1. Launch Geany (from the menu) and create a new file called random-art.sh and remember to save often.

2. Enter the first line of code, which will tell the code where to find the Bash interpreter. 

#!/bin/bash

3.  Using the echo command we write a value to two files. The first enables GPIO 17 for use, the second sets GPIO 17 as an input which is turned off (0) by default. 

echo "17" > /sys/class/gpio/export
echo "in" > /sys/class/gpio/gpio17/direction

4.  Enter an array that is used to store all of the possible image effects in this project. There are 20 effects in total, and each has its own place inside the array, enabling our code to pick a specific effect based on a random number. 

array[0]="none"
array[1]="negative"
array[2]="solarise"
array[3]="sketch"
array[4]="denoise"
array[5]="emboss"
array[6]="oilpant"
array[7]="hatch"
array[8]="gpen"
array[9]="pastel"
array[10]="watercolour"
array[11]="film"
array[12]="blur"
array[13]="saturation"
array[14]="colourswap"
array[15]="washedout"
array[16]="posterise"
array[17]="colourpoint"
array[18]="colourbalance"
array[19]="cartoon"

5. Create a variable called size to store the number of effects in the array. This variable will store the output of a command (via {})  which checks the length of the array. 

size=${#array[@]}

6. Use a while true loop to constantly run the next section of code. 

while true; do

7. Create another variable, index, which will store a random number between zero and the length of the array, in this case 20. 

index=$(($RANDOM % $size))

8.  Print the randomly chosen image effect for debug purposes.

echo ${array[$index]}

9. Check the current state of the button, connected to GPIO 17 and save it to a variable, data. If unpressed it will have a default state of off, 0. When pressed that value changes to on, 1. This is the trigger for our camera project.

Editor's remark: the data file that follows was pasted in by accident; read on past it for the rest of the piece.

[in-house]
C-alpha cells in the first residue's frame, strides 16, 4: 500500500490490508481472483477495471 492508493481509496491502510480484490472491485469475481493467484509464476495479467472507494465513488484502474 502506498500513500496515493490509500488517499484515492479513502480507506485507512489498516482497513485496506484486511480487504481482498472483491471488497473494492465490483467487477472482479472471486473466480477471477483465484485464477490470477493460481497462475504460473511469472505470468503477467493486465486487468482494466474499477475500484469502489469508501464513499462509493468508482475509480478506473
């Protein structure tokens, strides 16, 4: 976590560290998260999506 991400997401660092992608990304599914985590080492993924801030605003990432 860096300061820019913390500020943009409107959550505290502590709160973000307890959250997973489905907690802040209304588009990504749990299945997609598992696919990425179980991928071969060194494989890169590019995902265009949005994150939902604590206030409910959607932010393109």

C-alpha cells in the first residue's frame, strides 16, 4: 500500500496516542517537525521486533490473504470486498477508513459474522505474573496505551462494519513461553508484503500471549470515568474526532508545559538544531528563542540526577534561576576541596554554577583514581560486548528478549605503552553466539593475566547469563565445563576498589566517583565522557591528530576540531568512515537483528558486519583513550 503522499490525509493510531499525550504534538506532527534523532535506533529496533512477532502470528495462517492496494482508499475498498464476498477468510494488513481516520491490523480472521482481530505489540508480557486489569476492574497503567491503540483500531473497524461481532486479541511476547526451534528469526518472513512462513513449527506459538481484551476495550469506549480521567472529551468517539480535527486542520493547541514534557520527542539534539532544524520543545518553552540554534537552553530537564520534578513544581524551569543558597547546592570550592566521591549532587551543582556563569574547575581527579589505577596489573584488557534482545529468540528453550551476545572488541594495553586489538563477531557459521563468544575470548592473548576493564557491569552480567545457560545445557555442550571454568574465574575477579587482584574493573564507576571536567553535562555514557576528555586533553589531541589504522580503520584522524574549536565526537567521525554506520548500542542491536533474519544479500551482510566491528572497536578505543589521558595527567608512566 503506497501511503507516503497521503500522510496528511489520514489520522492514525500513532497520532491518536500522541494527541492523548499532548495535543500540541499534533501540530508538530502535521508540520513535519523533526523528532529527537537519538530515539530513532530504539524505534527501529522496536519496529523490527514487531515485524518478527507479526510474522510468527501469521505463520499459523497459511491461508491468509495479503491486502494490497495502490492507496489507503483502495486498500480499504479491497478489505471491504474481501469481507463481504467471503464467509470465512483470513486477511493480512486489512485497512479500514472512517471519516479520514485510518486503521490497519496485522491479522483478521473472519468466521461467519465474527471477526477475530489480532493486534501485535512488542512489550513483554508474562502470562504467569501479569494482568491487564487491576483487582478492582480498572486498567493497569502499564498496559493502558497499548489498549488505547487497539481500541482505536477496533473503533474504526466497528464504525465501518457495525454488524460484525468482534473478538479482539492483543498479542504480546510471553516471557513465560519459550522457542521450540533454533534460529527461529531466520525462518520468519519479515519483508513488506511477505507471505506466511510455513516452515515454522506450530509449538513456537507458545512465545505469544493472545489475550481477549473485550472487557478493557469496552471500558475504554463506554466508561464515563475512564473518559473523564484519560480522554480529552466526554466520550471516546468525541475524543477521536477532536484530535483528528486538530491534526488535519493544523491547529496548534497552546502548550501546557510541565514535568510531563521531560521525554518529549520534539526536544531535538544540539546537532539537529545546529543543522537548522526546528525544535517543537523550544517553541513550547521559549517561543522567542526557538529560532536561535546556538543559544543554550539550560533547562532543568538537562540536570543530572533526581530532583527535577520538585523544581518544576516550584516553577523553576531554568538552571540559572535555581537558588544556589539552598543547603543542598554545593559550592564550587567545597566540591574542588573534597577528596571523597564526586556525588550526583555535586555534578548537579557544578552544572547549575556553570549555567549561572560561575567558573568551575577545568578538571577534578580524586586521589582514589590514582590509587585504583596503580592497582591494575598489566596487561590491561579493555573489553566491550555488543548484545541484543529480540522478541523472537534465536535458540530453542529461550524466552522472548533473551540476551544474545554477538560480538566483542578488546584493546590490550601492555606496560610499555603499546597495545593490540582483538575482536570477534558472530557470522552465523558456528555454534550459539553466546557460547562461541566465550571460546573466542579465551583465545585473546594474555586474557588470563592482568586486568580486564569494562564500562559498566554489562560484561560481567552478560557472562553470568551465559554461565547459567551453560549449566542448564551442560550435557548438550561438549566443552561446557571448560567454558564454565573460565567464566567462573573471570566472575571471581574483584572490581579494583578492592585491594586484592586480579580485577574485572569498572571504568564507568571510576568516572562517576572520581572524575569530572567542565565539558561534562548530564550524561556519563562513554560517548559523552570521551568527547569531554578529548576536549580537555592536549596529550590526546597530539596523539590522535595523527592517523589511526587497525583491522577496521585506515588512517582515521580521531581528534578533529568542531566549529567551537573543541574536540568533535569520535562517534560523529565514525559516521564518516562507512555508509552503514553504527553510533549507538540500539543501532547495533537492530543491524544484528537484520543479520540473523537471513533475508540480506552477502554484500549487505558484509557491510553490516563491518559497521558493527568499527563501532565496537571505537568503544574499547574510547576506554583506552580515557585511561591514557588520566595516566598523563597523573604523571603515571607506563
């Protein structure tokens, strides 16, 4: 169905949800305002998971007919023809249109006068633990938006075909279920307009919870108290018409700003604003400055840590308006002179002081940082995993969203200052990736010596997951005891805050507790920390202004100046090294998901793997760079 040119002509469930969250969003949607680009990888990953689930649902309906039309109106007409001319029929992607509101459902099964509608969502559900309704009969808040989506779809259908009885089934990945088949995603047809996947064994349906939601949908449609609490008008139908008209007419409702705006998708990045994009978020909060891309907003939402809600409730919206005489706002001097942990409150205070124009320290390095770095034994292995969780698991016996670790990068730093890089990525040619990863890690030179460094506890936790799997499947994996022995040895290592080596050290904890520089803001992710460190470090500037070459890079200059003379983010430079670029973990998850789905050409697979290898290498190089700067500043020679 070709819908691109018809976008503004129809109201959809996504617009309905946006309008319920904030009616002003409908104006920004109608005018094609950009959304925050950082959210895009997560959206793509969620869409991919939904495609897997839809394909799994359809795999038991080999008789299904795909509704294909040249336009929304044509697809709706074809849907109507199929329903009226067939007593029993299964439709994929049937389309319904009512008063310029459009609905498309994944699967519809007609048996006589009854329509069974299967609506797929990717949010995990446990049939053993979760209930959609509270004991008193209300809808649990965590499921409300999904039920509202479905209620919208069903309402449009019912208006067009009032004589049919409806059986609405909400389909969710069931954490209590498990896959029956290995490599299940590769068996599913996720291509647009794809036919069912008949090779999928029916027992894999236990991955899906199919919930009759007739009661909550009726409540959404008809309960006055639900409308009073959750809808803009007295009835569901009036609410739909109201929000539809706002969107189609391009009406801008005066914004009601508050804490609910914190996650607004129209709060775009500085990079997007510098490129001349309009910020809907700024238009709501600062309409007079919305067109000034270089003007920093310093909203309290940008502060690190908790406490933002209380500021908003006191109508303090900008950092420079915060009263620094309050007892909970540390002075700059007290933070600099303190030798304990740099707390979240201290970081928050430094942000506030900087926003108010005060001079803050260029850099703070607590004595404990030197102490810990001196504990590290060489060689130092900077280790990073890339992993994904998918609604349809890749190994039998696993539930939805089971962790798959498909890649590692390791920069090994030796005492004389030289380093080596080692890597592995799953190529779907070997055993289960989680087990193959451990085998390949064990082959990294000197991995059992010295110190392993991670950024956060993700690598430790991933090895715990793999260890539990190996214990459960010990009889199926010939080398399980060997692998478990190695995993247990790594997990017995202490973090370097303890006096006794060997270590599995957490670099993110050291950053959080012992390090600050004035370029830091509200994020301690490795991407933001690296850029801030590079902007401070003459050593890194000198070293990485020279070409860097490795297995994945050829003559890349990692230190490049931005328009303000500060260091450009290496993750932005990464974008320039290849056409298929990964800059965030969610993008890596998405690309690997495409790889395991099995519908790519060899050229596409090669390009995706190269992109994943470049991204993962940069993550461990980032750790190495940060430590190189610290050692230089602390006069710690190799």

data="$(cat /sys/class/gpio/gpio17/value)"

10. Use a conditional test to check the value stored inside the data variable. If the value is 1, then the button has been pressed. 

 if [ ${data} = "1" ]; then

11. With the button pressed the next step will create a timestamp and save it to a variable called TIME. 

TIME=$(date +"%Y-%m-%d_%H%M%S")

12. Take a picture, using the image effect and save the image using the timestamp as the filename. 

raspistill -ifx ${array[$index]} -o $TIME.jpg

13. Close the conditional loop and then close the while true loop.

 fi
done

Save  the code. 

Complete Code Listing 

#!/bin/bash
echo "17" > /sys/class/gpio/export
echo "in" > /sys/class/gpio/gpio17/direction
array[0]="none"
array[1]="negative"
array[2]="solarise"
array[3]="sketch"
array[4]="denoise"
array[5]="emboss"
array[6]="oilpant"
array[7]="hatch"
array[8]="gpen"
array[9]="pastel"
array[10]="watercolour"
array[11]="film"
array[12]="blur"
array[13]="saturation"
array[14]="colourswap"
array[15]="washedout"
array[16]="posterise"
array[17]="colourpoint"
array[18]="colourbalance"
array[19]="cartoon"
size=${#array[@]}
while true; do
  index=$(($RANDOM % $size))
  echo ${array[$index]}
  data="$(cat /sys/class/gpio/gpio17/value)"
  if [ ${data} = "1" ]; then
    TIME=$(date +"%Y-%m-%d_%H%M%S")
    raspistill -ifx ${array[$index]} -o $TIME.jpg
  fi
done

Run the code 

Raspberry Pi Camera

(Image credit: Tom's Hardware)

To make the code executable, open a terminal and navigate to the folder containing the code. Type this command. 

$ chmod +x random-art.sh

To run the command, in the terminal type 

./random-art.sh

Raspberry Pi Camera

(Image credit: Tom's Hardware)

Press the button to trigger the code to select the random image effect and take your selfie!